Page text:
Let’s start with geography because it’s the simplest.

You travel for work, don’t you? The truth is, the further you travel, the more time you’re wasting on traveling. You can’t charge for that time, so it’s costly. The more you travel and the further you travel, the more of a cost that is on your business.

Although, you might do that work, it’s not ideal and it certainly is not the work that you want to be trying to get, is it?

It’s better to choose a smaller area and try to get work that’s close to home with minimal travel.

Your customers are looking for someone to do an exact thing so you’re going to think like this:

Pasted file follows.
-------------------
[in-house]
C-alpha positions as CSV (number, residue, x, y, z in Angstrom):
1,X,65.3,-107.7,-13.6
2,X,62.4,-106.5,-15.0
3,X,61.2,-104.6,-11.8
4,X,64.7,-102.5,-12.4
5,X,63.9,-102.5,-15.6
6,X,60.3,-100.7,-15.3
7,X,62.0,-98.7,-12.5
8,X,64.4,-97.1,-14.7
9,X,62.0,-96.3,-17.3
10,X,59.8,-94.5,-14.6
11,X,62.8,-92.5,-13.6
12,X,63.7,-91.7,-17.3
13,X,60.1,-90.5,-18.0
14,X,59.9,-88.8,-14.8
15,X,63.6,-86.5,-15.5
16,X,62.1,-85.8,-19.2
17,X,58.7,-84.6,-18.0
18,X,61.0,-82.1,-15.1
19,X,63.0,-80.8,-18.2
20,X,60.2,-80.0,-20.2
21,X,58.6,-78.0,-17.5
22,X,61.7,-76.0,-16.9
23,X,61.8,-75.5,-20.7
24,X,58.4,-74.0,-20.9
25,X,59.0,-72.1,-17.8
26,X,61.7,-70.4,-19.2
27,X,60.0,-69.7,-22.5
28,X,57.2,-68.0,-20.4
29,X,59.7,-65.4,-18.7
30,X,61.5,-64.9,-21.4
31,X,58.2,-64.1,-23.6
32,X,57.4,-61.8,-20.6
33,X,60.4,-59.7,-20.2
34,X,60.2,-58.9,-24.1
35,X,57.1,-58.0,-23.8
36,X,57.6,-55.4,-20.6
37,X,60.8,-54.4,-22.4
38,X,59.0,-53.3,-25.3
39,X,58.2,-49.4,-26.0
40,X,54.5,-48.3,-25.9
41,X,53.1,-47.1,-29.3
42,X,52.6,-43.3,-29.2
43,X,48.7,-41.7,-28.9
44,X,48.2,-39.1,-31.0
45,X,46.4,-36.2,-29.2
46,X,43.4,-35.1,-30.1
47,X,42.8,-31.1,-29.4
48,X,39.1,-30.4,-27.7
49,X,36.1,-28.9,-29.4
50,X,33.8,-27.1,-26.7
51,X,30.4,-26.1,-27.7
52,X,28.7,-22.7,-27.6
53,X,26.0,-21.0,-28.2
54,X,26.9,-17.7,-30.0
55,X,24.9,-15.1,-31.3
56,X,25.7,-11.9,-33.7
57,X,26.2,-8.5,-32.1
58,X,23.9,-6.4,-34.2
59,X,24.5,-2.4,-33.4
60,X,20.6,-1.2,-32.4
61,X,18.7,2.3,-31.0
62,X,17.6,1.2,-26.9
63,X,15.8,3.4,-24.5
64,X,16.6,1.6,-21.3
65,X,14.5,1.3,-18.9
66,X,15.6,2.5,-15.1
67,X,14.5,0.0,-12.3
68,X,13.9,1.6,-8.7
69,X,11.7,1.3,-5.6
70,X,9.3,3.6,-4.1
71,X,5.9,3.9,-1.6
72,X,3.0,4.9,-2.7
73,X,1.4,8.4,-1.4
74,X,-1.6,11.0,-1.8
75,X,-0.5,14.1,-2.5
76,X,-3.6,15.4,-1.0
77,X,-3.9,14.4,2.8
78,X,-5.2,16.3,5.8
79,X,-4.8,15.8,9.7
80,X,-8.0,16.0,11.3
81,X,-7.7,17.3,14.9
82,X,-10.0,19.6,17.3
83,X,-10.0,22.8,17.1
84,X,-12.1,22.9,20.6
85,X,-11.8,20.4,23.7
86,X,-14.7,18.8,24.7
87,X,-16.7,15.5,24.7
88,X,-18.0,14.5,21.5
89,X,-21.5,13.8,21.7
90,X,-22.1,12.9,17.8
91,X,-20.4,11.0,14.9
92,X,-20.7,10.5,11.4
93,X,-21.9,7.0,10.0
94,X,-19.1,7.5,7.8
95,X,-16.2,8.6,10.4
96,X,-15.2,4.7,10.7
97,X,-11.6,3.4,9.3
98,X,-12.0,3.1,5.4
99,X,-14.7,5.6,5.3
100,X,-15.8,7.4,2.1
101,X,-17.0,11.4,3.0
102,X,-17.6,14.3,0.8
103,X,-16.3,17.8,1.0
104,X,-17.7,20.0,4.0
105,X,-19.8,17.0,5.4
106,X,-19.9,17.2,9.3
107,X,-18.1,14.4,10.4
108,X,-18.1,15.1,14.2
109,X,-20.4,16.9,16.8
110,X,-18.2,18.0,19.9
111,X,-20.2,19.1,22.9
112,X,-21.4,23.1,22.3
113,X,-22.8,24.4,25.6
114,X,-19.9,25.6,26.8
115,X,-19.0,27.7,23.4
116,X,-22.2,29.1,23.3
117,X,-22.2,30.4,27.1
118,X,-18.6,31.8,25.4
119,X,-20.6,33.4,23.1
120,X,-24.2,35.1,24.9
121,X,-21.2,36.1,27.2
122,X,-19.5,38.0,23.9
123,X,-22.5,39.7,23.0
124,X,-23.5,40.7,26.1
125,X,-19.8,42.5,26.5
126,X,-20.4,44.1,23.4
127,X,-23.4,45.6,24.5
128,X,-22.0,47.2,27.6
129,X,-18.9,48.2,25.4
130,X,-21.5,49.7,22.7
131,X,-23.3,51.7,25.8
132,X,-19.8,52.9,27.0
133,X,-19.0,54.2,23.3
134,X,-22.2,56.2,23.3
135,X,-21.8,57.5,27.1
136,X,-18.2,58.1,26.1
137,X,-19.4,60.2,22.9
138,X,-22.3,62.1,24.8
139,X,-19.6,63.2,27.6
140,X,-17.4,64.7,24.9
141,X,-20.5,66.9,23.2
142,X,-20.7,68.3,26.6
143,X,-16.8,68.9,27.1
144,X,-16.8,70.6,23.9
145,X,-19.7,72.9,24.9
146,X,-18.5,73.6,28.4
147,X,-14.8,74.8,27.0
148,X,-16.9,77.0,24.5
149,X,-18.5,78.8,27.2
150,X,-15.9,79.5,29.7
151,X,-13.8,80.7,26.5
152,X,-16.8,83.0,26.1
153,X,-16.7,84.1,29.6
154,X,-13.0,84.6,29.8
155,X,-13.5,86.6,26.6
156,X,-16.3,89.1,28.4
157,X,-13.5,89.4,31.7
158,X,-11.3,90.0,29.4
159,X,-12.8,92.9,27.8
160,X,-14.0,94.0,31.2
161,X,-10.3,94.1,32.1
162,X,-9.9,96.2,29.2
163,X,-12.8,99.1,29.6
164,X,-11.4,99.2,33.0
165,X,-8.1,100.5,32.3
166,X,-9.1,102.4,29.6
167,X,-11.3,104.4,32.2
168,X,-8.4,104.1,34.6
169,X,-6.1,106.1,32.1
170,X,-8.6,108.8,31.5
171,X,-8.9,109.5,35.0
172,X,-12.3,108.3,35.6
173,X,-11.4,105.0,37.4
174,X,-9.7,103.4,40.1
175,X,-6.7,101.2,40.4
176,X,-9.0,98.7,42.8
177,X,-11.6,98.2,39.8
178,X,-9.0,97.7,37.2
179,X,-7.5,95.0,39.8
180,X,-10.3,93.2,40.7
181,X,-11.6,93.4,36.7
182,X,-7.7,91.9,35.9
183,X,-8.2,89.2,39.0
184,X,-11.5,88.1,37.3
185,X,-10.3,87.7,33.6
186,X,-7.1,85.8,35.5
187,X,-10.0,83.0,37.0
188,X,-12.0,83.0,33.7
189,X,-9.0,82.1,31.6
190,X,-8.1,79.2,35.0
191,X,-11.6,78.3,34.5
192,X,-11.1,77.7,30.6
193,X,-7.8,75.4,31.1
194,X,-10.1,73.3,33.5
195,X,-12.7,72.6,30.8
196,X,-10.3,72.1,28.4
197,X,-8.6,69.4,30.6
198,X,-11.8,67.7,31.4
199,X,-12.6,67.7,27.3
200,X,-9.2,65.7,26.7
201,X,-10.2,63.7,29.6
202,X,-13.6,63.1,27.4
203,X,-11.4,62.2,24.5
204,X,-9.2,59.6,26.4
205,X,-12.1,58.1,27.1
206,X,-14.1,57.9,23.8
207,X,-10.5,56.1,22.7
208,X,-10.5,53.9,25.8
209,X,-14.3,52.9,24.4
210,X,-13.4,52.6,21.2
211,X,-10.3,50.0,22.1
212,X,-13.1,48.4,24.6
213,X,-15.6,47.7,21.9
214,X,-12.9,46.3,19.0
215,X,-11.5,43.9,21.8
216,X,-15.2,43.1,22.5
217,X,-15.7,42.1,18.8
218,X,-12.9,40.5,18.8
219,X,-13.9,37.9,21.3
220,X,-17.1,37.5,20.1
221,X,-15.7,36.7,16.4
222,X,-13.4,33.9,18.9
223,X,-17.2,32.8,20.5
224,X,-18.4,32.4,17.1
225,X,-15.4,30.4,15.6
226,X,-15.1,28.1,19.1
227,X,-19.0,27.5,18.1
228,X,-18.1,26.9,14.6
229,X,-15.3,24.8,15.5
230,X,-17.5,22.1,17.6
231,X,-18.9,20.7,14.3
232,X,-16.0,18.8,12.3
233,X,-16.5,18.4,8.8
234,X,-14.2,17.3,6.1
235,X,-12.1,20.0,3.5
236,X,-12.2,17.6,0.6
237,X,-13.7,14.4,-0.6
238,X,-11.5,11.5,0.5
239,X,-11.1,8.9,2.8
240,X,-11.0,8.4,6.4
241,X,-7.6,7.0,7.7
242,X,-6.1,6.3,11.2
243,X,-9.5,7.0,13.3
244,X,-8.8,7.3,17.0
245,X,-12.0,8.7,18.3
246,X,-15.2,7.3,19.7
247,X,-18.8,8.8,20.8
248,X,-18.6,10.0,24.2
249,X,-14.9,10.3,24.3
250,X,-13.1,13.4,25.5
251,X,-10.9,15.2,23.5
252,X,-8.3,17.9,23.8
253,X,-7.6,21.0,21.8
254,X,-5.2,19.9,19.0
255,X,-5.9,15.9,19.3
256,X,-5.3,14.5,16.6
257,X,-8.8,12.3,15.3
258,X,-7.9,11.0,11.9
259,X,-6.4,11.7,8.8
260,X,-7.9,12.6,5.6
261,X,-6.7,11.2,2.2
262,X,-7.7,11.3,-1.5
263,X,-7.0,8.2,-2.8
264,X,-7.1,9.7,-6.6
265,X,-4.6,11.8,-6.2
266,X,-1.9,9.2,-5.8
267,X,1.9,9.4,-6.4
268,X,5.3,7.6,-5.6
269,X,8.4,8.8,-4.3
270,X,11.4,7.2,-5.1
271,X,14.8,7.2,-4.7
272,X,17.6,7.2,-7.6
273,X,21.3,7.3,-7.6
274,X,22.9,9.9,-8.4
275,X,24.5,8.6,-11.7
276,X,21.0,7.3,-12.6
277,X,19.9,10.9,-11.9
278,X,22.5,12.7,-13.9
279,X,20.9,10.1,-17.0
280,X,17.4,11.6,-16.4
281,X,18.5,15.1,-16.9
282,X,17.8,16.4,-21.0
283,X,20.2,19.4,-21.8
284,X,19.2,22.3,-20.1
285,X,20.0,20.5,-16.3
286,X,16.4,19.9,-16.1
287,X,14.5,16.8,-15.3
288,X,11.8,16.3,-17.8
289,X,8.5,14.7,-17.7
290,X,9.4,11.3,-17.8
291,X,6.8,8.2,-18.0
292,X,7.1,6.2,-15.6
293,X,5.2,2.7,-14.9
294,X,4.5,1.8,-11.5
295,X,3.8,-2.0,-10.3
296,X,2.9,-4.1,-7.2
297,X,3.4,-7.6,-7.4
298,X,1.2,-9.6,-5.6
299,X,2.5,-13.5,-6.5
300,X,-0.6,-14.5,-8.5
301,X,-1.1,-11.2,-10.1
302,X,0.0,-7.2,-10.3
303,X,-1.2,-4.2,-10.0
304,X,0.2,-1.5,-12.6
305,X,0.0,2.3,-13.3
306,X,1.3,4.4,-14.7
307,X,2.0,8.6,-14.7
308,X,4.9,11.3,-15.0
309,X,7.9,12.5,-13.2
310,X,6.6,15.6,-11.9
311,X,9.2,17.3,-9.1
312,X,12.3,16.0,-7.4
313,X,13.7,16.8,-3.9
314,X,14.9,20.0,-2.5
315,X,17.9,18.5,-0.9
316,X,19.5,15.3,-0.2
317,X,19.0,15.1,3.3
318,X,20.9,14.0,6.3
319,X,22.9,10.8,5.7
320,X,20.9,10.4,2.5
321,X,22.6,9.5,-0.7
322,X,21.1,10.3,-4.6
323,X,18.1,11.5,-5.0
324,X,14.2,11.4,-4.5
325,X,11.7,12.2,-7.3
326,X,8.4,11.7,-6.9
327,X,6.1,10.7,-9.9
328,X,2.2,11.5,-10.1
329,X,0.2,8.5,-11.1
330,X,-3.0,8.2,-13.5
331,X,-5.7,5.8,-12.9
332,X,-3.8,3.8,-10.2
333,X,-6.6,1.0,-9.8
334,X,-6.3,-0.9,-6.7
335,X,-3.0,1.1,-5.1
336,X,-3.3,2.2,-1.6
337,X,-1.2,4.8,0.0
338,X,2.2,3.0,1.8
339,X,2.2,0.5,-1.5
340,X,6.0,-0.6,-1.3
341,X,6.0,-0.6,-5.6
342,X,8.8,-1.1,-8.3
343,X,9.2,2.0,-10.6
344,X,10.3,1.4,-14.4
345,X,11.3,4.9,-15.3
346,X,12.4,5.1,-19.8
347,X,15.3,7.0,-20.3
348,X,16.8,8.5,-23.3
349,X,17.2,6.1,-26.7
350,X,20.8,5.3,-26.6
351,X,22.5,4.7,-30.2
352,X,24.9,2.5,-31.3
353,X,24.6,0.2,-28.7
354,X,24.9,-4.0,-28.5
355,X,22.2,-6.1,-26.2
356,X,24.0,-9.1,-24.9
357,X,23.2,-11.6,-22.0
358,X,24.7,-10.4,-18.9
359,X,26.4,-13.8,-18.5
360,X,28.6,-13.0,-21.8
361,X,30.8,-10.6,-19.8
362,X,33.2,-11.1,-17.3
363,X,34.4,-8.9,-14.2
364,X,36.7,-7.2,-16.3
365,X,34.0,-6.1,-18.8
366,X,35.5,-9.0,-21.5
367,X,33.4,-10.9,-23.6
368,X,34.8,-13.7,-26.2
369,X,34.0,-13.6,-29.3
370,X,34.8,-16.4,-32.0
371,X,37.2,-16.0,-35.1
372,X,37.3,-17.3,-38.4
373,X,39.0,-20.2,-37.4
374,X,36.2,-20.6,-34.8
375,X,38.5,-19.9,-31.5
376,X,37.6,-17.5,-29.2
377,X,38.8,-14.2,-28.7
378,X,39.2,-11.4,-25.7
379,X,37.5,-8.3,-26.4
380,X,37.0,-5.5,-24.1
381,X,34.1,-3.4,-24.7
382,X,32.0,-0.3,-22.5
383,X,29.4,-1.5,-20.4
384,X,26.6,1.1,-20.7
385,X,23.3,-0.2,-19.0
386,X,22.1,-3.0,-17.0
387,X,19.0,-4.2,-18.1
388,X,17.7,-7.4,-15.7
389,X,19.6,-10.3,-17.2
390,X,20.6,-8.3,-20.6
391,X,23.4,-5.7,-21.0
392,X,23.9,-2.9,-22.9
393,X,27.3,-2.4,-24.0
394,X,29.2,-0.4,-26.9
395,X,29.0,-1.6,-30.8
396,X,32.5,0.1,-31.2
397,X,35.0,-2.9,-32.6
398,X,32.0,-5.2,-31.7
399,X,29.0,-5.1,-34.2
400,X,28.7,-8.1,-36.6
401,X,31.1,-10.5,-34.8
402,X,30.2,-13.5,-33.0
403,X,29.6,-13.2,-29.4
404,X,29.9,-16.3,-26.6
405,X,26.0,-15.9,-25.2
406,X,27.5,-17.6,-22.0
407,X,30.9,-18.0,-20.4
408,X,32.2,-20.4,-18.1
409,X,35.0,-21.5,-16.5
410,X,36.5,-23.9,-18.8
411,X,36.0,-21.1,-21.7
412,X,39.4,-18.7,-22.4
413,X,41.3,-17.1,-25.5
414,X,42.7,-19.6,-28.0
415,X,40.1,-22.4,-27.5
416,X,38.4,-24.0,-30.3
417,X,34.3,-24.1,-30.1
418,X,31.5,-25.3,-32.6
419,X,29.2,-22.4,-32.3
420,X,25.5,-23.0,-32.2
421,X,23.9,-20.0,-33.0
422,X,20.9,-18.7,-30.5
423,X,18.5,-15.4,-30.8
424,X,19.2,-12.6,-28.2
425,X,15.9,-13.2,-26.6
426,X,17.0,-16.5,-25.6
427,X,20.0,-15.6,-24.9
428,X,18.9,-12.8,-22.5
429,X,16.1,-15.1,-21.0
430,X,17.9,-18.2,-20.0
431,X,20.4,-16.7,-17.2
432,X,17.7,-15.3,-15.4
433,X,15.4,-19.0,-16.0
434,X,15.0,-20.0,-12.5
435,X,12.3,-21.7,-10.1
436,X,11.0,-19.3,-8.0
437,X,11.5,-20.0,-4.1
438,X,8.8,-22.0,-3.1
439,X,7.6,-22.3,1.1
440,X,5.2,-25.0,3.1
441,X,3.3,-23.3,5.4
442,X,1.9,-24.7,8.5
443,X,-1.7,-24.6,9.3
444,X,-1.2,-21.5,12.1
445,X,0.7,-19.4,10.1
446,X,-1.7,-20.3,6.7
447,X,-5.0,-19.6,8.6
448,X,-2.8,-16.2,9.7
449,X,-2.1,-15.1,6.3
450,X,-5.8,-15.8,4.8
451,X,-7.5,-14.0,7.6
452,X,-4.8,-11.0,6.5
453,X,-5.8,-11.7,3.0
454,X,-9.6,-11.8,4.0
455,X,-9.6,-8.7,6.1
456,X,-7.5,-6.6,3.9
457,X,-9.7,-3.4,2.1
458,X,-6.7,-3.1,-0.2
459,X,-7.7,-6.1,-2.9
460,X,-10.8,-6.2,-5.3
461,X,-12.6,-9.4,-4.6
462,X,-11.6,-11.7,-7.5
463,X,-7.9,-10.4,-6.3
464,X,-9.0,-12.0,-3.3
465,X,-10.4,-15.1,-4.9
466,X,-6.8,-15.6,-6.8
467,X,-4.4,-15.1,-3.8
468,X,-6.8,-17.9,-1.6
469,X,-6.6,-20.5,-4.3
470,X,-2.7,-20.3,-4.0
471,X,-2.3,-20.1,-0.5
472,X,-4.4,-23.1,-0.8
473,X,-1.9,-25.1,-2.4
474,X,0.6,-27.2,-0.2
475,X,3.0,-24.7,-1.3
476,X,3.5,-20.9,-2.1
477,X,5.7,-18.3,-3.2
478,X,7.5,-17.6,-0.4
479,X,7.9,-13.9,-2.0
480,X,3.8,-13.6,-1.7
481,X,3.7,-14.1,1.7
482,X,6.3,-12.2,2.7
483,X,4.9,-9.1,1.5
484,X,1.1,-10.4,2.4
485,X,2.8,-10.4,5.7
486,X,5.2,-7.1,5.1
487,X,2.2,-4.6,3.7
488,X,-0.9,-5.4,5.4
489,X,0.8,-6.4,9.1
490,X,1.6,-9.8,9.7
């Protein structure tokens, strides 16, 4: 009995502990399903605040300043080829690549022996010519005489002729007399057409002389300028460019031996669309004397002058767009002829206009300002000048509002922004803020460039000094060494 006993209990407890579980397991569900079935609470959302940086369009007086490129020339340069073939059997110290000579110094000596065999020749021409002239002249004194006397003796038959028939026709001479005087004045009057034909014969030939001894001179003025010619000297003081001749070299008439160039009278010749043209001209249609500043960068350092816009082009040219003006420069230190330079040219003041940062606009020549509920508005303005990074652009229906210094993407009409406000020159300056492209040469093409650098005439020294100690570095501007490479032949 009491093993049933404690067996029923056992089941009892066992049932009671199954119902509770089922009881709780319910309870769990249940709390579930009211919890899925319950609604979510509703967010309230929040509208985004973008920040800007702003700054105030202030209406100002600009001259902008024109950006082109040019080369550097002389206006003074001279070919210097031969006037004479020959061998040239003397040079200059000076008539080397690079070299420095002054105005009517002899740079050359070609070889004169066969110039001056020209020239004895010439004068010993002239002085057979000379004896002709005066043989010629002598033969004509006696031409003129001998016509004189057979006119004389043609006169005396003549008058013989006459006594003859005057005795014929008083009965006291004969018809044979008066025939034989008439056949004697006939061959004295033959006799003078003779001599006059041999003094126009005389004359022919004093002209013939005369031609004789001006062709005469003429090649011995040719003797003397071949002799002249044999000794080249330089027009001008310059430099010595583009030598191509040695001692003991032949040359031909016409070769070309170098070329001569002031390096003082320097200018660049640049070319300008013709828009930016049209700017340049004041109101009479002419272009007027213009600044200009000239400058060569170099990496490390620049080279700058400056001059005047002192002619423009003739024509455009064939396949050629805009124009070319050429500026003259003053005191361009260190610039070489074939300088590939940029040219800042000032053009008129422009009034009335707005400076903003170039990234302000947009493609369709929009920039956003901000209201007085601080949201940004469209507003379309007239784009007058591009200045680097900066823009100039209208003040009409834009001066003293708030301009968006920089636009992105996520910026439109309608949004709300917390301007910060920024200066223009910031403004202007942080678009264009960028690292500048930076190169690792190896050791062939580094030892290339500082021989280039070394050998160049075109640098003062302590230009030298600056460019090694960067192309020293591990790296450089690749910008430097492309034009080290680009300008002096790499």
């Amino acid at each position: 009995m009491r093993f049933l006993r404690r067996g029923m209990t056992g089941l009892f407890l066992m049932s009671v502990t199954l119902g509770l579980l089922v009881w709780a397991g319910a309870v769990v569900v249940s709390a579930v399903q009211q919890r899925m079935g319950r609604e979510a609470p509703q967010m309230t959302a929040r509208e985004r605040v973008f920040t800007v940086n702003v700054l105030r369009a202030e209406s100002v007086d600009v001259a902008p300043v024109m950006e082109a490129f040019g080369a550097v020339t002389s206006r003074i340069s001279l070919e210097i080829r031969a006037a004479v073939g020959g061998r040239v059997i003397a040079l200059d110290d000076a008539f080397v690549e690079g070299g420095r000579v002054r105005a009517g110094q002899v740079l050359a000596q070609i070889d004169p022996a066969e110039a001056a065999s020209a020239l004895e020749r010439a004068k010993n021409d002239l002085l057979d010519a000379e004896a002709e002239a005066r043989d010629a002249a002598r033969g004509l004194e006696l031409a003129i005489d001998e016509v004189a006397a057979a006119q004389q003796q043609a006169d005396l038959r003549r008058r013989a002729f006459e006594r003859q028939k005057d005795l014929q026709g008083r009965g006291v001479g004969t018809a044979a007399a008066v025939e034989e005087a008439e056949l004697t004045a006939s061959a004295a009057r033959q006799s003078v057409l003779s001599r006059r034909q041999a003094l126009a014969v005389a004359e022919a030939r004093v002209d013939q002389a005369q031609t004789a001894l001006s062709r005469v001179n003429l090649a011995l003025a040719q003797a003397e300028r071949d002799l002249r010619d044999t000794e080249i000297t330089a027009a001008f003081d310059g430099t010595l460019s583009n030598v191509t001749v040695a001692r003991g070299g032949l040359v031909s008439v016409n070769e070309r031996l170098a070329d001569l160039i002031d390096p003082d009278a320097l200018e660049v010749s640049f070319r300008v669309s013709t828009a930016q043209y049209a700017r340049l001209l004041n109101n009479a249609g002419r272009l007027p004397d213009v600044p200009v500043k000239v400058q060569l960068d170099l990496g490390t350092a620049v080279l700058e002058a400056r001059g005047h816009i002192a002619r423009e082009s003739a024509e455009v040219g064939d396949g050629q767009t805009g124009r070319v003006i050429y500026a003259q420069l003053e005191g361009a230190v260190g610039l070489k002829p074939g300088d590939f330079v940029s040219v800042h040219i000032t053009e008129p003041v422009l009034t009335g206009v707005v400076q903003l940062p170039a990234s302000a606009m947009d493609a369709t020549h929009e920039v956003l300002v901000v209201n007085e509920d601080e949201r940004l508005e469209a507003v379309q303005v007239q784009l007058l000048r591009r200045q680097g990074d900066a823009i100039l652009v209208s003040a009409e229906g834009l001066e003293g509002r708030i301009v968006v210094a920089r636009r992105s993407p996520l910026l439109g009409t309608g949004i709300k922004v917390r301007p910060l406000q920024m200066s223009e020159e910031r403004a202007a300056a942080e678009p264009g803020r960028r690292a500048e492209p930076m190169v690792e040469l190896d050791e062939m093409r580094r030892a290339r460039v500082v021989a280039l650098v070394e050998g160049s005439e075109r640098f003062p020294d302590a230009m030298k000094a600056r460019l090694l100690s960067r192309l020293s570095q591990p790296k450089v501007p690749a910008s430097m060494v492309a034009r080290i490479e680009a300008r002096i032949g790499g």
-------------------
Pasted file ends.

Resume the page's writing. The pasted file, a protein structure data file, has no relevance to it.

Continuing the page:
‘These guys do my exact thing’ compared to “These guys do everything” isn’t as appealing.

Example of how to choose your target market.

Let’s talk about an electrical or plumbing service and maintenance business.

You can focus on service and maintenance work for residential or commercial customers. Or as a plumbing business or electrical business, you can do construction work for builders. 

You don’t do service and maintenance work for builders. You do it for the owners or tenants of the building.

You can do everything, of course, but that will come at a cost.

You can’t take your guys off a construction job site to go fix someone’s toilet without upsetting your builder customer.

They’re not really very compatible in an actual ‘doing the work-sense’, as well as in the marketing-sense. But not only that, you need to do completely different marketing to attract the different customer types.